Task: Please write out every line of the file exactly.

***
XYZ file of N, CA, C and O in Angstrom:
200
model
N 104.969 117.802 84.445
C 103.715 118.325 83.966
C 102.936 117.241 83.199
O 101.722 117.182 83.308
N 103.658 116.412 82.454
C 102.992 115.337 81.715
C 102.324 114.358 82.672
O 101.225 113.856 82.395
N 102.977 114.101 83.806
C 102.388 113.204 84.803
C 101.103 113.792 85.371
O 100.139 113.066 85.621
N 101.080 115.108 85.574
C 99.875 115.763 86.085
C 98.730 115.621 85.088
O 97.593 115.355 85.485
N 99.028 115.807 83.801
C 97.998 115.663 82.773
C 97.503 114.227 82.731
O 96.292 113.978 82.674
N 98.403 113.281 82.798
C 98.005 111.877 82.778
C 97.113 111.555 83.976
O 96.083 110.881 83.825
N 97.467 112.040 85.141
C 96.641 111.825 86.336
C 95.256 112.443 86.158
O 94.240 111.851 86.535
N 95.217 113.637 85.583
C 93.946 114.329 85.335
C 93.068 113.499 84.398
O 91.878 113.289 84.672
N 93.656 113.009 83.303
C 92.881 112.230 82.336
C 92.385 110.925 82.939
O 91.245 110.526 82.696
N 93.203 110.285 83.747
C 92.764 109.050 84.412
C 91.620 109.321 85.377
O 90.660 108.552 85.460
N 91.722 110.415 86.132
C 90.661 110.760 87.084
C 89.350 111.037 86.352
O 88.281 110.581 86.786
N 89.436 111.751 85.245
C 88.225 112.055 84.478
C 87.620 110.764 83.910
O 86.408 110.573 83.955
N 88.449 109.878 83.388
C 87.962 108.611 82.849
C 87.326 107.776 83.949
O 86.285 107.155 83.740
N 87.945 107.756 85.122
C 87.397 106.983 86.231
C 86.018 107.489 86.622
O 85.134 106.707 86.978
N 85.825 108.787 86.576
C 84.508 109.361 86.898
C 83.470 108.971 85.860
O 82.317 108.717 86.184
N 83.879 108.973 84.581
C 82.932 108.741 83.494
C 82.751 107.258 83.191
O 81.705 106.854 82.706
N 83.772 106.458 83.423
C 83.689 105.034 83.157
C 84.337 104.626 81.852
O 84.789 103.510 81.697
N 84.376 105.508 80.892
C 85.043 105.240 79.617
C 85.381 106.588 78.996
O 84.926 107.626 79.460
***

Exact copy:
XYZ file of N, CA, C and O in Angstrom:
200
model
N 104.969 117.802 84.445
C 103.715 118.325 83.966
C 102.936 117.241 83.199
O 101.722 117.182 83.308
N 103.658 116.412 82.454
C 102.992 115.337 81.715
C 102.324 114.358 82.672
O 101.225 113.856 82.395
N 102.977 114.101 83.806
C 102.388 113.204 84.803
C 101.103 113.792 85.371
O 100.139 113.066 85.621
N 101.080 115.108 85.574
C 99.875 115.763 86.085
C 98.730 115.621 85.088
O 97.593 115.355 85.485
N 99.028 115.807 83.801
C 97.998 115.663 82.773
C 97.503 114.227 82.731
O 96.292 113.978 82.674
N 98.403 113.281 82.798
C 98.005 111.877 82.778
C 97.113 111.555 83.976
O 96.083 110.881 83.825
N 97.467 112.040 85.141
C 96.641 111.825 86.336
C 95.256 112.443 86.158
O 94.240 111.851 86.535
N 95.217 113.637 85.583
C 93.946 114.329 85.335
C 93.068 113.499 84.398
O 91.878 113.289 84.672
N 93.656 113.009 83.303
C 92.881 112.230 82.336
C 92.385 110.925 82.939
O 91.245 110.526 82.696
N 93.203 110.285 83.747
C 92.764 109.050 84.412
C 91.620 109.321 85.377
O 90.660 108.552 85.460
N 91.722 110.415 86.132
C 90.661 110.760 87.084
C 89.350 111.037 86.352
O 88.281 110.581 86.786
N 89.436 111.751 85.245
C 88.225 112.055 84.478
C 87.620 110.764 83.910
O 86.408 110.573 83.955
N 88.449 109.878 83.388
C 87.962 108.611 82.849
C 87.326 107.776 83.949
O 86.285 107.155 83.740
N 87.945 107.756 85.122
C 87.397 106.983 86.231
C 86.018 107.489 86.622
O 85.134 106.707 86.978
N 85.825 108.787 86.576
C 84.508 109.361 86.898
C 83.470 108.971 85.860
O 82.317 108.717 86.184
N 83.879 108.973 84.581
C 82.932 108.741 83.494
C 82.751 107.258 83.191
O 81.705 106.854 82.706
N 83.772 106.458 83.423
C 83.689 105.034 83.157
C 84.337 104.626 81.852
O 84.789 103.510 81.697
N 84.376 105.508 80.892
C 85.043 105.240 79.617
C 85.381 106.588 78.996
O 84.926 107.626 79.460